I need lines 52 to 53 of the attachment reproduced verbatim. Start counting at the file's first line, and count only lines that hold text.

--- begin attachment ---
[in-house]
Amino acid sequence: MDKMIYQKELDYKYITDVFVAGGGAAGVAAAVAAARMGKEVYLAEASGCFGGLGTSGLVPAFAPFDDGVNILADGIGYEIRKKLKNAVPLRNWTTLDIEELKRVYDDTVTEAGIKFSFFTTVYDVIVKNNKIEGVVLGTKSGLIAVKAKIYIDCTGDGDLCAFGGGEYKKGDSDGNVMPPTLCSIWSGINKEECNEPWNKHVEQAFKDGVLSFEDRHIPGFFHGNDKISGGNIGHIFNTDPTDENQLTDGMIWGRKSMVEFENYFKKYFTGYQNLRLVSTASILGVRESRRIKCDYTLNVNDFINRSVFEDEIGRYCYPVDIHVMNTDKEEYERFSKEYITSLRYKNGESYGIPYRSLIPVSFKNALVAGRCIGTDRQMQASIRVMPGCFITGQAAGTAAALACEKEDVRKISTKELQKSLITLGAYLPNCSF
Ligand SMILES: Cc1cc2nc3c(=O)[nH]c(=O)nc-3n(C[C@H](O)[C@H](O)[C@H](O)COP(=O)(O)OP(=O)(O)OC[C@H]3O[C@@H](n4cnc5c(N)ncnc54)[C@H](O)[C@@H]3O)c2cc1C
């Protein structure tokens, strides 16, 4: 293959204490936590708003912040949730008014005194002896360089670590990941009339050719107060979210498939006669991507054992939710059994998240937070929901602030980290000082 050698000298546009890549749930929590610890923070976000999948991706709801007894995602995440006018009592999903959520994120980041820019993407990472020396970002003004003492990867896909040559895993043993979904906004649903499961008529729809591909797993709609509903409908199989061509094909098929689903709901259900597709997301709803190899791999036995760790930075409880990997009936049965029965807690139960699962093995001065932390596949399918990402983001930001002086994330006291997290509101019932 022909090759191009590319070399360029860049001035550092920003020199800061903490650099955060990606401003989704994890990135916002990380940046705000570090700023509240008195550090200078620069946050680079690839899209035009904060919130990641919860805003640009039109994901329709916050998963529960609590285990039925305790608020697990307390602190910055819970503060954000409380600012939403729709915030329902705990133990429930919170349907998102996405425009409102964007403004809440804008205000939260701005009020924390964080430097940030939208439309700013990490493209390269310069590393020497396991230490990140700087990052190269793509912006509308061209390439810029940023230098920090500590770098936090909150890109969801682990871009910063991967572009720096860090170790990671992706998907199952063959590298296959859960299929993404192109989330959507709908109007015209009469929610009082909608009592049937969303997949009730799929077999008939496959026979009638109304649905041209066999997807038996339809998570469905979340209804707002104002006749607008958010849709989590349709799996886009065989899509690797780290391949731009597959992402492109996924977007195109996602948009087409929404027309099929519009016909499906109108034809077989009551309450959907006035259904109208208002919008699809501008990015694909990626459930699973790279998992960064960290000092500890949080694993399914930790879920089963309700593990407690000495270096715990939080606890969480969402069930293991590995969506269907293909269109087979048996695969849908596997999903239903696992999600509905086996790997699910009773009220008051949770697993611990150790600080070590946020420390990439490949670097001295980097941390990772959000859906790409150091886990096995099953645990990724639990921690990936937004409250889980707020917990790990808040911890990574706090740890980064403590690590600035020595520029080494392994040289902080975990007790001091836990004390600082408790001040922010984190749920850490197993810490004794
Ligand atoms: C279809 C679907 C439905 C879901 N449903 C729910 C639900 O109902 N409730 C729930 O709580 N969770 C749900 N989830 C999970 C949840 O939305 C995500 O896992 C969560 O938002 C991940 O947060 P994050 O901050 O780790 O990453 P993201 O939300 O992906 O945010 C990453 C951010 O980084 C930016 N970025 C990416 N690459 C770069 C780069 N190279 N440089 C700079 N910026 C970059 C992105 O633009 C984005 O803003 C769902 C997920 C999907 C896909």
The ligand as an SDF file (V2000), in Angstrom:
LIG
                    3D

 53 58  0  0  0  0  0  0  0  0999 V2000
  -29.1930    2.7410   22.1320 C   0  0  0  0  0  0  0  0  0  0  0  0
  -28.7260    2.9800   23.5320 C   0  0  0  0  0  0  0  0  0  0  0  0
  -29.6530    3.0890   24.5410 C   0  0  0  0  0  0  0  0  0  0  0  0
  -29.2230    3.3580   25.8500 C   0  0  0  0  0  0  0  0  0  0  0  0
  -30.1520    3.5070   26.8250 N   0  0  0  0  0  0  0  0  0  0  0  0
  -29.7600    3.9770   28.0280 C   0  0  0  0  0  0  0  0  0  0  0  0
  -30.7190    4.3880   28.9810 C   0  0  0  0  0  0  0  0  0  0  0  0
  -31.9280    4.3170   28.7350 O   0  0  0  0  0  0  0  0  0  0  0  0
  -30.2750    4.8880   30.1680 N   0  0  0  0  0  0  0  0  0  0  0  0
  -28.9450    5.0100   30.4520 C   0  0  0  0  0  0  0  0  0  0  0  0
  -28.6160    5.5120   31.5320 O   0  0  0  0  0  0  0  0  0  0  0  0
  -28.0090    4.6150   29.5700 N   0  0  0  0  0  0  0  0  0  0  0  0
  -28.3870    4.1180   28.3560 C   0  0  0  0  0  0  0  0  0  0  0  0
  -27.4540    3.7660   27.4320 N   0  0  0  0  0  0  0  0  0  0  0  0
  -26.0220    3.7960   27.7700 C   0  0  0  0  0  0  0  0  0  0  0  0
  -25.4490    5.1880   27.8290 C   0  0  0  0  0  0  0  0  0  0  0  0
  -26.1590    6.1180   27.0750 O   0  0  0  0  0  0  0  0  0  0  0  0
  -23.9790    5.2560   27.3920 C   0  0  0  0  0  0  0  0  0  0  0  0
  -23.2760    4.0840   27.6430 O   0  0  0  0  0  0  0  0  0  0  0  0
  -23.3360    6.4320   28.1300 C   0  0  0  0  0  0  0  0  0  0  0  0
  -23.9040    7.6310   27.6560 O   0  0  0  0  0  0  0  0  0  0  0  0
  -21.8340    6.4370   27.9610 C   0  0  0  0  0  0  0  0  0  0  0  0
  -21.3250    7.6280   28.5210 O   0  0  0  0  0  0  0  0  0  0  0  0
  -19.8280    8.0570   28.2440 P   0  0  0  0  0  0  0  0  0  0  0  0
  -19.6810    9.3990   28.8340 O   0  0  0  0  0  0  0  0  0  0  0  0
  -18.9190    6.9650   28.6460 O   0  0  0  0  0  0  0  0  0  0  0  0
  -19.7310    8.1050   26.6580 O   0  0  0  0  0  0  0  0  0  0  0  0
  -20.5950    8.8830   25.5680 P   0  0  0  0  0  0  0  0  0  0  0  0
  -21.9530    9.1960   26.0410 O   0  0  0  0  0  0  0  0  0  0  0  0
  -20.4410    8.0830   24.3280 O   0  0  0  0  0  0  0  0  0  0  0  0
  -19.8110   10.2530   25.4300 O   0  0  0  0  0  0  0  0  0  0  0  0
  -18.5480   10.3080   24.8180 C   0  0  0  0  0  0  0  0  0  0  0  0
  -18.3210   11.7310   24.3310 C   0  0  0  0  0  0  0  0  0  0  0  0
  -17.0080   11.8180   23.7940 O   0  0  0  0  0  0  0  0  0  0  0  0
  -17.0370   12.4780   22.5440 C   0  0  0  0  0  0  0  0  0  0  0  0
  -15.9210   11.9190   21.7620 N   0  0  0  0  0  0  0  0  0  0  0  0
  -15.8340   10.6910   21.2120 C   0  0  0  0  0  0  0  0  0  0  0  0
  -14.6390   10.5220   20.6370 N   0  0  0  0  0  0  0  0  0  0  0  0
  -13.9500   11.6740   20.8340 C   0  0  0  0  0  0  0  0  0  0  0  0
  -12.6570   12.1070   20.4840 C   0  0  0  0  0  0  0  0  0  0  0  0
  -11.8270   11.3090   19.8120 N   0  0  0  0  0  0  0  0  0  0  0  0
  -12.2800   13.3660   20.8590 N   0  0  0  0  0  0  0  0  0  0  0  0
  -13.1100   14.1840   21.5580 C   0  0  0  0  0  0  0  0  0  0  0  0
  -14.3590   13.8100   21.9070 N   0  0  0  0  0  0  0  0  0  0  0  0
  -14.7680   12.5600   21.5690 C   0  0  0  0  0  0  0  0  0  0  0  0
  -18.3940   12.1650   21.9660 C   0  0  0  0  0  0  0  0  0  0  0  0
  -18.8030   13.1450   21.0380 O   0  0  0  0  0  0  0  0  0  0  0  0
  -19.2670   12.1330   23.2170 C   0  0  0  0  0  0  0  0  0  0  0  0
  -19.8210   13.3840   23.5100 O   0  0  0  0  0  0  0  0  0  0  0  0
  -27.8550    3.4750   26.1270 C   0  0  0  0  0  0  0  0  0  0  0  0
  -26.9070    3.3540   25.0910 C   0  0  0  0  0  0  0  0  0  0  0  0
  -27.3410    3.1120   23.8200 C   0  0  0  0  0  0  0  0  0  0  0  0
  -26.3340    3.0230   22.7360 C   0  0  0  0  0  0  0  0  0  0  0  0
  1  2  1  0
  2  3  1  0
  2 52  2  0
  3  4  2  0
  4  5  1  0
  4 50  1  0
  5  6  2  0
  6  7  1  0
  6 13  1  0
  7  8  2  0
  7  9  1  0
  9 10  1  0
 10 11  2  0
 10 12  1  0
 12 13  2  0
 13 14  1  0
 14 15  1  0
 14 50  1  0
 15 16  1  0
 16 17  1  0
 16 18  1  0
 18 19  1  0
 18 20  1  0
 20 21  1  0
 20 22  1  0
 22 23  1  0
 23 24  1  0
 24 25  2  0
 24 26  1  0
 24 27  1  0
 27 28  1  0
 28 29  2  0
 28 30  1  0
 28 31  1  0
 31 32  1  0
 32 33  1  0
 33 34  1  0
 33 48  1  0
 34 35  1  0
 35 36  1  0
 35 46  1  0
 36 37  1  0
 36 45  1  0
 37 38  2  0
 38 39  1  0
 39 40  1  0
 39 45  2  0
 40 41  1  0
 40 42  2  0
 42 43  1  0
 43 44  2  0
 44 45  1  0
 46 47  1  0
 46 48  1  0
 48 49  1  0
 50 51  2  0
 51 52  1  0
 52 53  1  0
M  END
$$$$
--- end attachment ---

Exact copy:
  -13.1100   14.1840   21.5580 C   0  0  0  0  0  0  0  0  0  0  0  0
  -14.3590   13.8100   21.9070 N   0  0  0  0  0  0  0  0  0  0  0  0